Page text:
Coronavirus: Isfahan historical sites to keep hosting online concerts if health rules observed

August 15, 2020 - 22:40

TEHRAN – Isfahan tourism department backs online concerts being held at historical sites of the central Iranian province if regulations both for the health of musicians and maintenance of the centuries-old sites are taken into account.

“Due to the coronavirus pandemic, [which mandates more restrict health measures], and the need to better protect historical monuments, holding public concerts have become prohibited in the historical sites and monuments in the province,” Isfahan tourism chief Freydoun Allahyari announced on Saturday.

“Unfortunately, with the continuation of this disease, which has been affecting our country for almost seven months up to the moment, the need to increase social vitality is felt more than ever. However, we are trying to use new technologies, cultural functions to liven up cultural events and tourism for the locals and travelers especially by the means of virtual networks.”

The official cited an example of a virtual concert recently held in Isfahan, saying: “Last week, an online concert was held for free in [the 17th-century royal palace of] Chehel Sotoun with the participation of [some] leading artists of the country and in compliance with all health guidelines.”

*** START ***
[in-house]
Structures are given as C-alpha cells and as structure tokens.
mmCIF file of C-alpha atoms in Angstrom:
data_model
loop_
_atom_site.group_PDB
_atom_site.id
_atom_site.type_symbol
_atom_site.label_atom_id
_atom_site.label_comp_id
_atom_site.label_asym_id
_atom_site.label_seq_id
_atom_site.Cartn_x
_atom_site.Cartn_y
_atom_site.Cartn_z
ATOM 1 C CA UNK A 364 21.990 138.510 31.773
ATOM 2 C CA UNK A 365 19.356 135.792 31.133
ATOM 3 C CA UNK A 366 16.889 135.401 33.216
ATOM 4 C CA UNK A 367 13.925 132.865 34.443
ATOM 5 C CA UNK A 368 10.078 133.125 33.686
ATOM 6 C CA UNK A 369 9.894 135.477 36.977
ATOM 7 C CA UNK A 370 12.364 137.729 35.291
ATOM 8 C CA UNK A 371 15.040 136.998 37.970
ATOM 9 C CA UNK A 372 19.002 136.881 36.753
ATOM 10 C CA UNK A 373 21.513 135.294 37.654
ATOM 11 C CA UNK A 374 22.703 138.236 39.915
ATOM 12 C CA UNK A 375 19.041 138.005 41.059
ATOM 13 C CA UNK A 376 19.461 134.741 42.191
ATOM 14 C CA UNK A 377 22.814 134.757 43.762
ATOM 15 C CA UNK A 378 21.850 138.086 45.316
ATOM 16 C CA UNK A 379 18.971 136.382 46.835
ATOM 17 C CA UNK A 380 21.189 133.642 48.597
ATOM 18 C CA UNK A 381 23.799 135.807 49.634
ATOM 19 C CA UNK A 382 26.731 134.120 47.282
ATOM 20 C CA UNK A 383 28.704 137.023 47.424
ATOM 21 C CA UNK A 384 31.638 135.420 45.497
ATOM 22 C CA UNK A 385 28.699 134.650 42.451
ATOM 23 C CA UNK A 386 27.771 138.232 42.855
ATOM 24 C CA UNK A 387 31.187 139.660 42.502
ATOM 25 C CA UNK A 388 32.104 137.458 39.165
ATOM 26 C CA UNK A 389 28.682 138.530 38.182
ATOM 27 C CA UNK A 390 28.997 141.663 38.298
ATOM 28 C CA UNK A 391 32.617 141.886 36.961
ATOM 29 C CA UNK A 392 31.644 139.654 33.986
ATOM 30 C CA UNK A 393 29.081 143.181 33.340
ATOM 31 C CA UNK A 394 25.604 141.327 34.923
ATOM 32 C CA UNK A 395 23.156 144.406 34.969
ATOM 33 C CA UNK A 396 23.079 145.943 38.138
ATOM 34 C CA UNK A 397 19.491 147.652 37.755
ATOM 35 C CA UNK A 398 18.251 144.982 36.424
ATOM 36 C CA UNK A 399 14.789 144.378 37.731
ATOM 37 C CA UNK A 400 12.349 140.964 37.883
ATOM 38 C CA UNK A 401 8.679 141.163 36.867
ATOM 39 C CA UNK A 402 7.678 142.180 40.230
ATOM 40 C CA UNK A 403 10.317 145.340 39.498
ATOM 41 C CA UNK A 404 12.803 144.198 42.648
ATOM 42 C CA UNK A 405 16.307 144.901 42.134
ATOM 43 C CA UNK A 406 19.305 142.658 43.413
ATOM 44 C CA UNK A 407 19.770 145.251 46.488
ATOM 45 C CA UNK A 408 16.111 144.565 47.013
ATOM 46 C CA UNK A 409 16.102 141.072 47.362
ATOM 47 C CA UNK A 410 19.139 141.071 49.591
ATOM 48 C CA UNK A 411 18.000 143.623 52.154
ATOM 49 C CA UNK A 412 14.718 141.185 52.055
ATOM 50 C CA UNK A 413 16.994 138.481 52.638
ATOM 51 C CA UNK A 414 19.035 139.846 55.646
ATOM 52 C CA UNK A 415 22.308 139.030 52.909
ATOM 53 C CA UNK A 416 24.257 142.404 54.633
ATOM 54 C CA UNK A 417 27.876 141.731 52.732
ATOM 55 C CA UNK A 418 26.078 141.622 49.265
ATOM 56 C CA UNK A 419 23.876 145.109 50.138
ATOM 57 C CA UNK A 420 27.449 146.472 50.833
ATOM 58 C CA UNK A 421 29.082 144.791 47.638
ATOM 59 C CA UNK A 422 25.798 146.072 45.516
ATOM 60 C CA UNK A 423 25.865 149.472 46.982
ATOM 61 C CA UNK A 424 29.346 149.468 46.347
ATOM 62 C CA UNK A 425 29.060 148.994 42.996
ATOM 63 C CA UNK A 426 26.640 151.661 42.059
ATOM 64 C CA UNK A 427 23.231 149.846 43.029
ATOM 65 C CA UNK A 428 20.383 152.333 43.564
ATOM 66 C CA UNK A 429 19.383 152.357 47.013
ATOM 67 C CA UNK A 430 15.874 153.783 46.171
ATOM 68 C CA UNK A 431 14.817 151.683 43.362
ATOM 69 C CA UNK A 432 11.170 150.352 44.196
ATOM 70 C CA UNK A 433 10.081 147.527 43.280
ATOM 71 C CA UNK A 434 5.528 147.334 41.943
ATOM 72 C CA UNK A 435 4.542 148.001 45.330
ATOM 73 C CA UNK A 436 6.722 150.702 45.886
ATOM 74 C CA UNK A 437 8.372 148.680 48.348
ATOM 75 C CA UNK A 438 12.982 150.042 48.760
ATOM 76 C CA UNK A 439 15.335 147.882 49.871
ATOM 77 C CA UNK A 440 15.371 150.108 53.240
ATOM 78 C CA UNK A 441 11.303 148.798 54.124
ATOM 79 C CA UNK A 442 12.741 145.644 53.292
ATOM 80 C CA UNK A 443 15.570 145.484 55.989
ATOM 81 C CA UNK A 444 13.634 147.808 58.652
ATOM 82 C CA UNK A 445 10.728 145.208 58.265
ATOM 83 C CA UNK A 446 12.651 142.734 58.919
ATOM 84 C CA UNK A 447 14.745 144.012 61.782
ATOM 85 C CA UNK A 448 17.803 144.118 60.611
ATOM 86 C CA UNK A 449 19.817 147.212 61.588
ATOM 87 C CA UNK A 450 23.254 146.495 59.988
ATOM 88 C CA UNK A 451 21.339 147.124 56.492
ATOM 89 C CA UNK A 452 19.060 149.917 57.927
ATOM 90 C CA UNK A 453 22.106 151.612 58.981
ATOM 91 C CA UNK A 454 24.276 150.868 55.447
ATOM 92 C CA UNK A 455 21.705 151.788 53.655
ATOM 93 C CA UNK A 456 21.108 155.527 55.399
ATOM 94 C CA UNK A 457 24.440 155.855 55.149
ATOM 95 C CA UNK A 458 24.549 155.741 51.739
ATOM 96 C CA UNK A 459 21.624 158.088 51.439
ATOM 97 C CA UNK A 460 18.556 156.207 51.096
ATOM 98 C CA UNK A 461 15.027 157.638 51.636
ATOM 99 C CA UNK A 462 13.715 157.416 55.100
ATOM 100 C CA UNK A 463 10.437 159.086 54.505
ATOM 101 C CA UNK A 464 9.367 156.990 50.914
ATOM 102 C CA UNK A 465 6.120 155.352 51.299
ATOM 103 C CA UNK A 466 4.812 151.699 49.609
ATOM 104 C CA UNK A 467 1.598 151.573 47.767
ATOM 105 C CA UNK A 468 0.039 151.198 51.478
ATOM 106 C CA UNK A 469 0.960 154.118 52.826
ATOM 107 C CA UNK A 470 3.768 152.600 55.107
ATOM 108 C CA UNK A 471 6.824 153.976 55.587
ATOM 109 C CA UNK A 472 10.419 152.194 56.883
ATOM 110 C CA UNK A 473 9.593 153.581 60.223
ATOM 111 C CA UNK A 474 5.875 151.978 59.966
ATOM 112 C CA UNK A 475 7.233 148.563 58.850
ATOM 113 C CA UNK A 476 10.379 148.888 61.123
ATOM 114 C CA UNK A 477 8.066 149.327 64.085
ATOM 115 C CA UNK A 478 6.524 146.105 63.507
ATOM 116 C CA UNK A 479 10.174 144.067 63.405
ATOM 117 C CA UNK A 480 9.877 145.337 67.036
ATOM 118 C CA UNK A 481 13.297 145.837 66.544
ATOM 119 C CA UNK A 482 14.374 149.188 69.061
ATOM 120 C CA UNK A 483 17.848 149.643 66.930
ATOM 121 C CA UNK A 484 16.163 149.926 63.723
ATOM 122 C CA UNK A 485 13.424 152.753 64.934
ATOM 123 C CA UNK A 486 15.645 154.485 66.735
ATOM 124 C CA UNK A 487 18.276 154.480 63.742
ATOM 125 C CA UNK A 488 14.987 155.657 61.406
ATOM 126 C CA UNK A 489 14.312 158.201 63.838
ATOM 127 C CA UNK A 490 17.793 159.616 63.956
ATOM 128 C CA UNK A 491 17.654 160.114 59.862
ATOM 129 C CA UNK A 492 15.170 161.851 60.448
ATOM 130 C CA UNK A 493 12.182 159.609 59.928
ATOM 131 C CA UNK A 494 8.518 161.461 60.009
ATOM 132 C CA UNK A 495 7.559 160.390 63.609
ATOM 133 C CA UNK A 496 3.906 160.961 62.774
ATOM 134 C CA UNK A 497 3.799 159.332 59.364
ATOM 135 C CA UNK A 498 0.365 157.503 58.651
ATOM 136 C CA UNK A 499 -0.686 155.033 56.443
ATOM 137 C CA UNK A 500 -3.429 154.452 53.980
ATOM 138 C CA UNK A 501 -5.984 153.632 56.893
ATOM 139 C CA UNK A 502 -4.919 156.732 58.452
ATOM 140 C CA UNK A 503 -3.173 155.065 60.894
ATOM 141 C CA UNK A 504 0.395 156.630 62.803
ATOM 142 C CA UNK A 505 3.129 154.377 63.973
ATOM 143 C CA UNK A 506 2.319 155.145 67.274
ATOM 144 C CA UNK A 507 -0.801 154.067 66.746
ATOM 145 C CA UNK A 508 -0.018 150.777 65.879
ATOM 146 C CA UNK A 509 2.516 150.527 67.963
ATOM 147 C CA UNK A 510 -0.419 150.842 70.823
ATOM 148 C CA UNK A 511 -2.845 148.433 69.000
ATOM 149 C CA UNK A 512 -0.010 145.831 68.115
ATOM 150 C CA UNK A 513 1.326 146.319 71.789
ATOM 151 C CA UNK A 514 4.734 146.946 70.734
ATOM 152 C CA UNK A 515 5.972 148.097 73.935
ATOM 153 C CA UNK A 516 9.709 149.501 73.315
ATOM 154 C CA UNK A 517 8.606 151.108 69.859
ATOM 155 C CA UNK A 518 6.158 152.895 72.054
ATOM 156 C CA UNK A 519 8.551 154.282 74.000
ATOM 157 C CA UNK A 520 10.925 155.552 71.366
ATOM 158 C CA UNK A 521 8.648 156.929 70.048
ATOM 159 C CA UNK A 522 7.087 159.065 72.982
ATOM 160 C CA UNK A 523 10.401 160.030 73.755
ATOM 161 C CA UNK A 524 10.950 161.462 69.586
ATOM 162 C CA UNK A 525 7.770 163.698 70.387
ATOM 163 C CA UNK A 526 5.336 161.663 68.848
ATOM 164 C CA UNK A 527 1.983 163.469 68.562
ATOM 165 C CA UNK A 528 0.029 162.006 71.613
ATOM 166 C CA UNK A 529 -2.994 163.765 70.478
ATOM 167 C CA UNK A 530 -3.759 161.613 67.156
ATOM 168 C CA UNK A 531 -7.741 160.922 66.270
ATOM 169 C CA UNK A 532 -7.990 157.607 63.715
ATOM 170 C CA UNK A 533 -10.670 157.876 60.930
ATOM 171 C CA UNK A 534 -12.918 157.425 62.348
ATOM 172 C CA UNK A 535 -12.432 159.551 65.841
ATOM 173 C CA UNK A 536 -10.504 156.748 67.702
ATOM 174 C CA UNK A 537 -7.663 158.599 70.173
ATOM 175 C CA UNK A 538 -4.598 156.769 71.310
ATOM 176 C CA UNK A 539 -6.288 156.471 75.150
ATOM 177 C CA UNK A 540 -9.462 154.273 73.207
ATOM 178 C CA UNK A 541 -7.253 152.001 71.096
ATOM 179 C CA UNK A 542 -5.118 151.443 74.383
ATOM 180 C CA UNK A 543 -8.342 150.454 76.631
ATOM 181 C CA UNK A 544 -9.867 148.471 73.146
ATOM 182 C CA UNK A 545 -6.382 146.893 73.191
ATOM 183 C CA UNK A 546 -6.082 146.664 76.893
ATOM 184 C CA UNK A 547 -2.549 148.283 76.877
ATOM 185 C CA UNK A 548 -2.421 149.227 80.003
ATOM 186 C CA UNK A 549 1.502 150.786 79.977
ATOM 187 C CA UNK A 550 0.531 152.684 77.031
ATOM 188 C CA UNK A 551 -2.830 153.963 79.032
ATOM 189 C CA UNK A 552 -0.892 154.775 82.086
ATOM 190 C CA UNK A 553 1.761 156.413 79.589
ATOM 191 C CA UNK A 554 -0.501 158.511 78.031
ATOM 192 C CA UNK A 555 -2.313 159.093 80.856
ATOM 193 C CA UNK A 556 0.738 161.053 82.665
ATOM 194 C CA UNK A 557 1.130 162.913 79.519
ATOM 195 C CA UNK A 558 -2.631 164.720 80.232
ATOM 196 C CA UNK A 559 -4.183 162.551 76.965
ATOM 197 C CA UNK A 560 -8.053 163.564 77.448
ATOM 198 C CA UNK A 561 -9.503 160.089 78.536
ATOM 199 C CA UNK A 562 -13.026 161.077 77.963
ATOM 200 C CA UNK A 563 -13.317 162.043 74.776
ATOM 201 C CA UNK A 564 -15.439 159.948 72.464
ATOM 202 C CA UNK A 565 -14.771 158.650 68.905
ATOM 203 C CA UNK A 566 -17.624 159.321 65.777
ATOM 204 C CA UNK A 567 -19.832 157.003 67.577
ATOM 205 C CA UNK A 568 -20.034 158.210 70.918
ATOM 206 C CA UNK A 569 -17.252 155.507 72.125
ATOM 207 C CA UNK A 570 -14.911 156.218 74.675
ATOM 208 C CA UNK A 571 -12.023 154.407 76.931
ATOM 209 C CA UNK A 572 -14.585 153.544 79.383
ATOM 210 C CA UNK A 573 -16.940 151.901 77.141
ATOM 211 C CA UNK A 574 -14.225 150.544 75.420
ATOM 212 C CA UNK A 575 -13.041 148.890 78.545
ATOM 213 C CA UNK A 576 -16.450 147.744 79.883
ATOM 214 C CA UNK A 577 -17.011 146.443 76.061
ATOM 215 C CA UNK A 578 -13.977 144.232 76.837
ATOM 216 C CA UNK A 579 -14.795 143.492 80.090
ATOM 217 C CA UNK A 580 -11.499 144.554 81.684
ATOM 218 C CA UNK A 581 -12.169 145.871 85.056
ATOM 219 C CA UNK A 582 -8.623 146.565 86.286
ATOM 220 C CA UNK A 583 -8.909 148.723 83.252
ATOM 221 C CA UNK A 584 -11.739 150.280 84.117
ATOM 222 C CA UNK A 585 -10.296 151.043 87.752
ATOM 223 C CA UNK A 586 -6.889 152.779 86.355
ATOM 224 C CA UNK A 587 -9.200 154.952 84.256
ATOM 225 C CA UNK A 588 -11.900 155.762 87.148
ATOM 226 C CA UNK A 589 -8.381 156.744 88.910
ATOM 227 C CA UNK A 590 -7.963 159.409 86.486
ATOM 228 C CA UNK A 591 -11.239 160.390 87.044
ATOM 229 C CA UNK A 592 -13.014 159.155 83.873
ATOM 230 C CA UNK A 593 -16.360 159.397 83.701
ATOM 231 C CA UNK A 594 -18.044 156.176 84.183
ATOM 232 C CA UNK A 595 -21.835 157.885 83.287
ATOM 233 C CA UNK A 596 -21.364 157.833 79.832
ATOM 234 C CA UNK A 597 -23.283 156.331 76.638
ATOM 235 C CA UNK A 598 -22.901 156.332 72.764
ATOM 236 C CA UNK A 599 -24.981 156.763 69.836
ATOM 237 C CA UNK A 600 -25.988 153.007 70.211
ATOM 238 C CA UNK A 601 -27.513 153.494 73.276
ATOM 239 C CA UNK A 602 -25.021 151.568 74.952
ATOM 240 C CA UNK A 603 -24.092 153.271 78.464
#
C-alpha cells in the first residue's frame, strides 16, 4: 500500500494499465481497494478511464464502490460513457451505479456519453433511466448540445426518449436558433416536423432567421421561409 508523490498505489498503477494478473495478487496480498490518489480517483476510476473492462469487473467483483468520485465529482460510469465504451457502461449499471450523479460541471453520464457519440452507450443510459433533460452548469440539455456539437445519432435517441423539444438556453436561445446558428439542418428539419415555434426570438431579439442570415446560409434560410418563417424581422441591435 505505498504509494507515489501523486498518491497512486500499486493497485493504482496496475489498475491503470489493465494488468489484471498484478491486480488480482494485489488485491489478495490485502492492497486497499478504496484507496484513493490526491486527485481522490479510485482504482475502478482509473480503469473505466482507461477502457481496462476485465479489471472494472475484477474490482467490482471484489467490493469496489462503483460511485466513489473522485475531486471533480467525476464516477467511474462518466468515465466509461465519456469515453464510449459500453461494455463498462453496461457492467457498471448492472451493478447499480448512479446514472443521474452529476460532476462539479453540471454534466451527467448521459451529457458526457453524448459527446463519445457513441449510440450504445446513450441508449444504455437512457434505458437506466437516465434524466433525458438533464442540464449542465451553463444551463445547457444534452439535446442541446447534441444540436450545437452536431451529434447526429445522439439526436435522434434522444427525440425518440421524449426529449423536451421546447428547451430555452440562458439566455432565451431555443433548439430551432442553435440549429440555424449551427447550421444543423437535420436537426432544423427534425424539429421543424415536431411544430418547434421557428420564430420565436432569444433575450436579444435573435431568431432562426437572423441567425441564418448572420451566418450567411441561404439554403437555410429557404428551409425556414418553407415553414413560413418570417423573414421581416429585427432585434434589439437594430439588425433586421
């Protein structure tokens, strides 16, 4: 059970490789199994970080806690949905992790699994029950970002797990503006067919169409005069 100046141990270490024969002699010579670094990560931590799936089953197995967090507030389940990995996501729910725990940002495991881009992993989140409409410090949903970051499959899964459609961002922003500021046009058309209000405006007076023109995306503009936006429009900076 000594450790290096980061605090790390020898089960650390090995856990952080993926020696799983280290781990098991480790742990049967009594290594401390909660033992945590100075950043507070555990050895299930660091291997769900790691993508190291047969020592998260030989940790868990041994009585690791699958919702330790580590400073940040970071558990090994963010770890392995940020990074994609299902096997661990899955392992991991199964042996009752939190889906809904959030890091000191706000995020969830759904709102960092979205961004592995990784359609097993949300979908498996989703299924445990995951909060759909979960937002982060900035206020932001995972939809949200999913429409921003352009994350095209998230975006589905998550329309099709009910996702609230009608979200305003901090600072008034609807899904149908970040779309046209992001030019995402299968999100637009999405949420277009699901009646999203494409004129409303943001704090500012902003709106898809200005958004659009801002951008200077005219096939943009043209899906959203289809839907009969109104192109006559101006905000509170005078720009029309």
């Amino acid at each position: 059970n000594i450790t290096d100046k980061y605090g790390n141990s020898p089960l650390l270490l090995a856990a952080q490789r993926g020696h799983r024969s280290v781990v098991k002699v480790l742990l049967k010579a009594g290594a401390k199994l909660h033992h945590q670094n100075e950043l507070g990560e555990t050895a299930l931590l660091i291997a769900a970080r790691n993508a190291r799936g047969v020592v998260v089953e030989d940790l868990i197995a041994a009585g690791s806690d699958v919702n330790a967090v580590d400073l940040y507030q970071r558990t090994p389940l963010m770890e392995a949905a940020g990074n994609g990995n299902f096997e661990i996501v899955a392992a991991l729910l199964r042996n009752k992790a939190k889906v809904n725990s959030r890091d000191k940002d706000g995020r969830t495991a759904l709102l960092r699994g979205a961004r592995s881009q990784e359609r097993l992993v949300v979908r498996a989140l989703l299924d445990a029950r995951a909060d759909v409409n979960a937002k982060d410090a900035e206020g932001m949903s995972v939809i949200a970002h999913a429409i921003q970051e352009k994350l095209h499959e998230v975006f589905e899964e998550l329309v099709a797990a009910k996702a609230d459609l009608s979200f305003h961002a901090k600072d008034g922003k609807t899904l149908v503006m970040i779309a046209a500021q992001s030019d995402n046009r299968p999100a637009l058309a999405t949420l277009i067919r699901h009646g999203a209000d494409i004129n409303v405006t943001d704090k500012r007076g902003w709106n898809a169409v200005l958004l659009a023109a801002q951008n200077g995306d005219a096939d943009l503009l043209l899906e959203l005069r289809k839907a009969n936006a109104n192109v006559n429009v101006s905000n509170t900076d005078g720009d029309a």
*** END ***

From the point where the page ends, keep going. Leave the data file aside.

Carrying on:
Regarding the concert, the official noted: “First of all, it should be noted that the musicians of this concert that were limited numbers conducted their routine at the courtyard of the Chehel Sotoun palace complex, with a suitable [social] distance from each other and from the porch of the palace.”

“Prohibition of the use of percussion instruments, adjusting the sound of instruments and acoustic devices so that they vibrate less than 40 decibels, minimal movement of concert staff, setting the stage and decorations in accordance with the architecture of the [historical] building(s) and performing the concert for only one hour are other standards [that should be met].”

Soaked in a rich history, Isfahan was once a crossroads of international trade and diplomacy in Iran and now it is one of Iran’s top tourist destinations for good reasons. It is filled with many architectural wonders such as unmatched Islamic buildings, bazaars, museums, Persian gardens, and tree-lined boulevards. It's a city for walking, getting lost in its mazing bazaars, dozing in beautiful gardens, and meeting people.

Isfahan is renowned not only for the abundance of great historical bridges but also for its ‘life-giving river’, the Zayandeh-Rood, which has long bestowed the city an original beauty and fertility. It has long been nicknamed as Nesf-e-Jahan which is translated into “half the world”; meaning seeing it is relevant to see the whole world. In its heyday, it was also one of the largest cities in the region with a population of nearly one million. Modern Isfahan is now home to some heavy industry, including steel factories and a nuclear facility on its outskirts, however, its inner core wants to be preserved as a priceless gem.


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